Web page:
A Bangladeshi war crimes tribunal has convicted and sentenced to death a top Islamic party leader for his role in the kidnapping and killing of people during the country's 1971 independence war.
The verdict against 65-year-old Ali Ahsan Mohammad Mujahid, the secretary general of the Jamaat-e-Islami party, was handed down Wednesday in the capital, Dhaka.
Mujahid was convicted of torture, kidnapping and the murder of intellectuals. Prosecutor Tureen Afroz summarized the case:
"There were seven charges brought against Mr. Mujahid. Out of the seven charges, five has been beyond reasonable doubt proved by the prosecution. And out of these five charges, three charges have been given death penalty, one for the life imprisonment and one for five years imprisonment."
Mujahid shouted "injustice" as the judge read the sentence.
The verdict is the second this week by the tribunal. On Monday, the controversial court sentenced 90-year-old Ghulam Azam, the spiritual leader of Jamaat-e-Islami, to 90 years in prison for his role in atrocities committed during the war.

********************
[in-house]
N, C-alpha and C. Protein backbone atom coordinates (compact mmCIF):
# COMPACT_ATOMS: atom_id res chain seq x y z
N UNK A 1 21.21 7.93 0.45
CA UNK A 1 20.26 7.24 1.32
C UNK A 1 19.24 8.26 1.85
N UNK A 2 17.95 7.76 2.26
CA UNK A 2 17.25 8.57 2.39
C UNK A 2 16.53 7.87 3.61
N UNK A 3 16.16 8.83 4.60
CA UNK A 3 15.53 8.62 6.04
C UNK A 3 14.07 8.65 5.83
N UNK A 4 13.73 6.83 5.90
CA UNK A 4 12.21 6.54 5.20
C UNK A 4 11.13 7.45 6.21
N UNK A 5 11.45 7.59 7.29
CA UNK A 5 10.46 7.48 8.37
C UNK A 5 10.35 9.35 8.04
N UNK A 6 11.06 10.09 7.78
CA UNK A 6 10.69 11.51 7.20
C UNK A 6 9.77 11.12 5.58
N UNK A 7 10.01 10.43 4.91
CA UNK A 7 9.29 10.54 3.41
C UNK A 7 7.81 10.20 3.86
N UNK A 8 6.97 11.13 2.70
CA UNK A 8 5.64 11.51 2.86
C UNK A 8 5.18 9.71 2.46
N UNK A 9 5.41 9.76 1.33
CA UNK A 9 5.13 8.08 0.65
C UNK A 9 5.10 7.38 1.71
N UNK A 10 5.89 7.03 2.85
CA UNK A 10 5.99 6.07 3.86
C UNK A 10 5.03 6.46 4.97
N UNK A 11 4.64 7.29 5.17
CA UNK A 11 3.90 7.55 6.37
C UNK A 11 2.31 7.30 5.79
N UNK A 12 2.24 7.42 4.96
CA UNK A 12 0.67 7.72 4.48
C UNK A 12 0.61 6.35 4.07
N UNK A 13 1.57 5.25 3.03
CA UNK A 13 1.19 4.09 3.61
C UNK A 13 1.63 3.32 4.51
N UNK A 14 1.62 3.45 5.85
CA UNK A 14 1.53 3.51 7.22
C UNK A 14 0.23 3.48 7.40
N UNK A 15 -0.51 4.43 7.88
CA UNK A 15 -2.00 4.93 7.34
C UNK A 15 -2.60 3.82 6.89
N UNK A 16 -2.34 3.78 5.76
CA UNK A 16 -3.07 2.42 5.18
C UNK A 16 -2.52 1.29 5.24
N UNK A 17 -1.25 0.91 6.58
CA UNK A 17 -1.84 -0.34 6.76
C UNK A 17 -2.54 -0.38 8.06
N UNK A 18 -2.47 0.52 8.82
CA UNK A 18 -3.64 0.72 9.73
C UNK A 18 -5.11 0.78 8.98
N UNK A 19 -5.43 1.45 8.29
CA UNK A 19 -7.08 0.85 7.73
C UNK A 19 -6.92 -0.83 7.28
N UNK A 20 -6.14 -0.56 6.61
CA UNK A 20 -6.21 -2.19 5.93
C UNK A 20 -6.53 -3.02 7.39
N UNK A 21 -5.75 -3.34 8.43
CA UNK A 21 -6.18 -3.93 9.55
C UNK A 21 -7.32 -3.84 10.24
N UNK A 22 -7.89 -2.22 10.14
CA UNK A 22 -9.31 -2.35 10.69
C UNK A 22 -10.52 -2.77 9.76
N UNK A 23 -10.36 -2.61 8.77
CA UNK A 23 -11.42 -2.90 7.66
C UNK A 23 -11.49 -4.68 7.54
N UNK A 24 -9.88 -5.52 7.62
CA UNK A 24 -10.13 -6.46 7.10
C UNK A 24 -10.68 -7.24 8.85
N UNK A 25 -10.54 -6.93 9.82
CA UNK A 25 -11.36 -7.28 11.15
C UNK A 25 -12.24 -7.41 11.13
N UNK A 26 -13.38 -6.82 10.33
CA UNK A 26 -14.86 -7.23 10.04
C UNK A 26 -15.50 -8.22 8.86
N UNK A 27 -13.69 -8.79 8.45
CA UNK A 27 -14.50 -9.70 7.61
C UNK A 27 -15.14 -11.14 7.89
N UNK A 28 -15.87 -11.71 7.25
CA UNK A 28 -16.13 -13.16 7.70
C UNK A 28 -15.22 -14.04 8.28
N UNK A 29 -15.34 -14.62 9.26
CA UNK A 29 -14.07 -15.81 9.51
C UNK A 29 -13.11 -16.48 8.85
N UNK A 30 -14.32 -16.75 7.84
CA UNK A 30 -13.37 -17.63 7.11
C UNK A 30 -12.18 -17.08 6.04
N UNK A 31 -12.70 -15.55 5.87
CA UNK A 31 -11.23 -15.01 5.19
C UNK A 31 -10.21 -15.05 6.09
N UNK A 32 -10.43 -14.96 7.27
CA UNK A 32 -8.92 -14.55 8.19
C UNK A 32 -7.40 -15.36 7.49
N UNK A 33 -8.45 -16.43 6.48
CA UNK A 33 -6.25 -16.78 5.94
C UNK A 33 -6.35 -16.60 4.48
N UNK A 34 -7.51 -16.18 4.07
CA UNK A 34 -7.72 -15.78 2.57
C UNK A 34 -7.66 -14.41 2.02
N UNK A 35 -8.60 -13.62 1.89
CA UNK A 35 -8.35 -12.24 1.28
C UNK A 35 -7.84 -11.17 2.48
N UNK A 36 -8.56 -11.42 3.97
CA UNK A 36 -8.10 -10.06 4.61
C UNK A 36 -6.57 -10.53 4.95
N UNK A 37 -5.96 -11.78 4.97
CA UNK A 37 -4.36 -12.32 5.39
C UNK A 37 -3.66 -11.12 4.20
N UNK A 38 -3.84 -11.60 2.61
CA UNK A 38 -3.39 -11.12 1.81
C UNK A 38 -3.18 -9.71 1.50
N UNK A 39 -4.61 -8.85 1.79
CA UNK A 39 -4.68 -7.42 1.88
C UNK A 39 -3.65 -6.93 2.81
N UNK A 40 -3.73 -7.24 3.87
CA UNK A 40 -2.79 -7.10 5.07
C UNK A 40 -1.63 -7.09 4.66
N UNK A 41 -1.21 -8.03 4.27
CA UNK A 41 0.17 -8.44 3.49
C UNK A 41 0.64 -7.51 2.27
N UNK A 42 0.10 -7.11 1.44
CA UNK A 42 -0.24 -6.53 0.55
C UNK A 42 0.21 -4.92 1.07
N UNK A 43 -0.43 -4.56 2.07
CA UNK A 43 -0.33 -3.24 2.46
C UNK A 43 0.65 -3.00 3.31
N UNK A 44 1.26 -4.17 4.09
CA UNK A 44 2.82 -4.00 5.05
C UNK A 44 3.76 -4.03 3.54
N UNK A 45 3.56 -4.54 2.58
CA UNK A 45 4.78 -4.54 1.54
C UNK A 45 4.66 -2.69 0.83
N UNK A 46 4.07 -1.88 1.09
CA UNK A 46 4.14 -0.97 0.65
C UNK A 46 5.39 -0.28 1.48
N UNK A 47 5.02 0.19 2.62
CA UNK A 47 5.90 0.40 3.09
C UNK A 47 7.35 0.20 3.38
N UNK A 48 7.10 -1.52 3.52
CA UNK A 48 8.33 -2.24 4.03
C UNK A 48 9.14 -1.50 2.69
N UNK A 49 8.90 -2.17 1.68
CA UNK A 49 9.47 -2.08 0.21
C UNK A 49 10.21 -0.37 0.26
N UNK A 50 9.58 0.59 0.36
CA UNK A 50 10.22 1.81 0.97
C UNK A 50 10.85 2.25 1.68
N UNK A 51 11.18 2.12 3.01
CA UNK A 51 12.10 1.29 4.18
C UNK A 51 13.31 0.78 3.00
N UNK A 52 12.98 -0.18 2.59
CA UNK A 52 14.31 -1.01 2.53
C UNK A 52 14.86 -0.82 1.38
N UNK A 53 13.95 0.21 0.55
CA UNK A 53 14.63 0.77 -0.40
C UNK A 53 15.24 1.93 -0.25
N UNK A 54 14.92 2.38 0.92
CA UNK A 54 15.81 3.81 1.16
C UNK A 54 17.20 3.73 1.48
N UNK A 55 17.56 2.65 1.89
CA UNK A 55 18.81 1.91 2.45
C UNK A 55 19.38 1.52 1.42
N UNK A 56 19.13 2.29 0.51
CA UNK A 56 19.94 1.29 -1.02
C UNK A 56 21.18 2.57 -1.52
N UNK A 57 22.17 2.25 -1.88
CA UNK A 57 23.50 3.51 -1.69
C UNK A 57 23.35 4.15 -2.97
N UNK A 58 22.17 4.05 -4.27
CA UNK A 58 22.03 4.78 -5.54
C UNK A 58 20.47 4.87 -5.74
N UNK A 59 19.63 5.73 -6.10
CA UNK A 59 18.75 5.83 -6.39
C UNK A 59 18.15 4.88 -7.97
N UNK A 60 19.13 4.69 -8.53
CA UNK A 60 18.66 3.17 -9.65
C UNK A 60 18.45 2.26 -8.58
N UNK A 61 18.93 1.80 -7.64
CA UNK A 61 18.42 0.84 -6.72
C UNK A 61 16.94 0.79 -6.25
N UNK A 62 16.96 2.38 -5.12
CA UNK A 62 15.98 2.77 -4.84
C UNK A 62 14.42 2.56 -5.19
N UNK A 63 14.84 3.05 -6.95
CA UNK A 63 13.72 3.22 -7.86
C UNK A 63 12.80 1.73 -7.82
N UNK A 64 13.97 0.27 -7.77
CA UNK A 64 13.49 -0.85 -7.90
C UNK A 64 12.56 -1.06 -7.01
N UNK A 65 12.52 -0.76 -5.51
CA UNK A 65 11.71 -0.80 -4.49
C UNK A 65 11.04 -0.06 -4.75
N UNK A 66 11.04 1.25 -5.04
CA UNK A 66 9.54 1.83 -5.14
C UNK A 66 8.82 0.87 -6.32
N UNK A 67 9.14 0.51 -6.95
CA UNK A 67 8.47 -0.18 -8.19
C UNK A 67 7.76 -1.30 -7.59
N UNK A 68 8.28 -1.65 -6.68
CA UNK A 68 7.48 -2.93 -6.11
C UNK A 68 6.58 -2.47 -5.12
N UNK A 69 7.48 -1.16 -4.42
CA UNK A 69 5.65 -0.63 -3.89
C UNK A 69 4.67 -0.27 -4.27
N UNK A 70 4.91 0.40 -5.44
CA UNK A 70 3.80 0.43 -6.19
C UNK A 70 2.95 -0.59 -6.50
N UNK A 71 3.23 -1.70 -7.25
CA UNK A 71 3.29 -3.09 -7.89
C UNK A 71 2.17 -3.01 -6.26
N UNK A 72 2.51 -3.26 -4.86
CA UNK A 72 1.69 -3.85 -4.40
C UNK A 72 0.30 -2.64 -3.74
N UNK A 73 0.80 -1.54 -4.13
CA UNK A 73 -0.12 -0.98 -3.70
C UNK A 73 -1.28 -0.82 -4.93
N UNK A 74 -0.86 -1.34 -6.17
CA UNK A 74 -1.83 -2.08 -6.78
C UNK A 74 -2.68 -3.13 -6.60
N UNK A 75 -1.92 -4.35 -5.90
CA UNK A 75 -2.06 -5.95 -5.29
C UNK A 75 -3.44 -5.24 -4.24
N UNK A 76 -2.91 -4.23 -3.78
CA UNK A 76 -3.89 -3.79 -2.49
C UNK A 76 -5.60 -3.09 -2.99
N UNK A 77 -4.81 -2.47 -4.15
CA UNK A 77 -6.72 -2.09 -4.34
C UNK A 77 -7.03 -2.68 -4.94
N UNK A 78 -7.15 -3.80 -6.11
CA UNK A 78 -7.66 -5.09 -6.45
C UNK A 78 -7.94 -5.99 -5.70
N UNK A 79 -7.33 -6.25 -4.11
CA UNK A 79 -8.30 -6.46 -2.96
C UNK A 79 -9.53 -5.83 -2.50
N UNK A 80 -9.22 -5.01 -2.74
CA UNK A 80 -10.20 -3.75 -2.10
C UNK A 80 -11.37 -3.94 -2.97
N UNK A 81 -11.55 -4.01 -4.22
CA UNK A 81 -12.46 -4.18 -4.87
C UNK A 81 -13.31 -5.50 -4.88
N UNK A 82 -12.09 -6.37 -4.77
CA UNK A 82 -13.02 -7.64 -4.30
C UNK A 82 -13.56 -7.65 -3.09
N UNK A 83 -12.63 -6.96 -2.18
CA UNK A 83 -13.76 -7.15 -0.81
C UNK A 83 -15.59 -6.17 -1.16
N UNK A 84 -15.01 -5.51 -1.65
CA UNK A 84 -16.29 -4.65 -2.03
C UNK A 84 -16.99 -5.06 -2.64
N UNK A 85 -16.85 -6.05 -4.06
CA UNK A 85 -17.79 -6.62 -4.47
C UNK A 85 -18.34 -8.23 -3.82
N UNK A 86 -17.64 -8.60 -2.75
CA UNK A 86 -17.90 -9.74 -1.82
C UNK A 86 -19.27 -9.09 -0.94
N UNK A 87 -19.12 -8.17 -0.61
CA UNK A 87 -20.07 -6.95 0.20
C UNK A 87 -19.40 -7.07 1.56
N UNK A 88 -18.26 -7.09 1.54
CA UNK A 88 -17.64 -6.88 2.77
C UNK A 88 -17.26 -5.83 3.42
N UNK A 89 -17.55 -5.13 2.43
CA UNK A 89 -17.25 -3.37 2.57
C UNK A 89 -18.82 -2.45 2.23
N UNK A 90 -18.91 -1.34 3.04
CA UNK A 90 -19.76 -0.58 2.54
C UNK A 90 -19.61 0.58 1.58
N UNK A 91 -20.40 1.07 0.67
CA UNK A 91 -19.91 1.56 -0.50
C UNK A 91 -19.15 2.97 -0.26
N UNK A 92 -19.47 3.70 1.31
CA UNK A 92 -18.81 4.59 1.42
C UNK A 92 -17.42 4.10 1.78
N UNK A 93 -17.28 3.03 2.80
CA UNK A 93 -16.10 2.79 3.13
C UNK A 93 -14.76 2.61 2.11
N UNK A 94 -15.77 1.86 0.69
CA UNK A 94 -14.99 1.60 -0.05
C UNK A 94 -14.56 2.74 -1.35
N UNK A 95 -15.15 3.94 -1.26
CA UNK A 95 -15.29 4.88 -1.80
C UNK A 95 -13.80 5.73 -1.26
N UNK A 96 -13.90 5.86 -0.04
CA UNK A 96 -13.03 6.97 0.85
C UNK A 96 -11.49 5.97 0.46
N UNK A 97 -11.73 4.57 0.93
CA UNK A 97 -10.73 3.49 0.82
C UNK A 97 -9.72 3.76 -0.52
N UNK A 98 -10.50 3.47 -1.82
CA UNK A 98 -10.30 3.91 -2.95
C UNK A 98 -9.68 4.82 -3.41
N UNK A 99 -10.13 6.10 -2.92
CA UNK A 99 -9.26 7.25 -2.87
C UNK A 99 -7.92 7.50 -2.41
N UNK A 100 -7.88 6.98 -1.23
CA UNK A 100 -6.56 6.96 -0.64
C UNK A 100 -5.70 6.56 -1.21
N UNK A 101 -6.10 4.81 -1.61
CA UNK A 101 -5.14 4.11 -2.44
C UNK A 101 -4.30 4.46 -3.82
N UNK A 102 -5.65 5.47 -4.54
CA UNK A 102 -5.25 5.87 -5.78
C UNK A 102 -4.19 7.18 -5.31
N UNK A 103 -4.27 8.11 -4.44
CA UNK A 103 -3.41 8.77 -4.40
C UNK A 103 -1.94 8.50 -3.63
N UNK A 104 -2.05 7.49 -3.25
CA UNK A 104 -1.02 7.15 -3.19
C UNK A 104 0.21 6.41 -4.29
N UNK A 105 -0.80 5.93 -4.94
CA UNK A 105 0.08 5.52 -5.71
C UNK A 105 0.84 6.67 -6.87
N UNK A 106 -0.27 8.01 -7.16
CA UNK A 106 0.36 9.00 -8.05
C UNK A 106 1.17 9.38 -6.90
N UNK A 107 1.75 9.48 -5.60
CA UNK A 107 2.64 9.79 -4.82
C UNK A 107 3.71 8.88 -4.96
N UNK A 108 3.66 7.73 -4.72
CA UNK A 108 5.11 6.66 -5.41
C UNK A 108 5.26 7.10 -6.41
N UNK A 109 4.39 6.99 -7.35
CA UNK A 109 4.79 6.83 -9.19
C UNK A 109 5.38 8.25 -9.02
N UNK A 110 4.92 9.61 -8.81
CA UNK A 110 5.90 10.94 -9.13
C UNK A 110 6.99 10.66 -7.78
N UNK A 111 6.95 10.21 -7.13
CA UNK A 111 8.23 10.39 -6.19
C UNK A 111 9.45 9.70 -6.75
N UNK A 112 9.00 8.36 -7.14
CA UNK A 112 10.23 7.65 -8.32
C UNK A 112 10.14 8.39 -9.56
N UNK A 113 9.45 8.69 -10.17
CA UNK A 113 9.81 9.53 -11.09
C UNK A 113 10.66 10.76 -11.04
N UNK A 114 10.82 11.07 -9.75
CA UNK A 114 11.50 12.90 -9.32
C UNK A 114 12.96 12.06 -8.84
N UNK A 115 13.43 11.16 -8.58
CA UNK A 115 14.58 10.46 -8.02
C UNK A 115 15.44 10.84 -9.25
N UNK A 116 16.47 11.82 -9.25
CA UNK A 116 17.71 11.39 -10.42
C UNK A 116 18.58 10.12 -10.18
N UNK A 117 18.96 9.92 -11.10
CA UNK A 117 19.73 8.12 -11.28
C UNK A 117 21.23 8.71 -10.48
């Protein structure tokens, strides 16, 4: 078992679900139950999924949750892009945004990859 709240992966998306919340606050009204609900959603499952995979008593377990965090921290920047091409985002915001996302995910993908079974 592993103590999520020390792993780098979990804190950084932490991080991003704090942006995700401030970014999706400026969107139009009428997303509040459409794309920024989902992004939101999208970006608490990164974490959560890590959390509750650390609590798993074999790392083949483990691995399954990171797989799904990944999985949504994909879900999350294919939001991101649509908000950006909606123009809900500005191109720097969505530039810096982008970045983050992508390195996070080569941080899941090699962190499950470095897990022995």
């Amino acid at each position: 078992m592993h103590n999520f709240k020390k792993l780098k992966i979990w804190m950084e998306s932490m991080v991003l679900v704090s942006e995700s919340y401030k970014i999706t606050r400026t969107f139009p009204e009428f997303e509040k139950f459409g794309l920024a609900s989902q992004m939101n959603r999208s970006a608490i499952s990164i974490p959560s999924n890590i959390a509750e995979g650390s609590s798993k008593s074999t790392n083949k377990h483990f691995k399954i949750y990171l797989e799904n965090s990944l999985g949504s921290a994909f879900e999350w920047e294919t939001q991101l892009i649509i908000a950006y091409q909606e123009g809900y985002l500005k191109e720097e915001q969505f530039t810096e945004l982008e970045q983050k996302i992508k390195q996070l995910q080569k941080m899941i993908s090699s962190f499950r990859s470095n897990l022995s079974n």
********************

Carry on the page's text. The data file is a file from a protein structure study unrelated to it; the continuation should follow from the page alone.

So far six of the group's leaders have been sentenced since January by the war crimes tribunal, set up by the Awami-League led government in 2010. The trials have triggered violence that has left more than 100 people dead.
Critics have accused Prime Minister Sheikh Hasina of using the tribunals to decimate the country's opposition parties ahead of elections scheduled for next year.
Bangladesh fought a nine-month war against Pakistan in 1971 to obtain its independence. The government says three million people died in the violence, although other estimates put the death toll lower.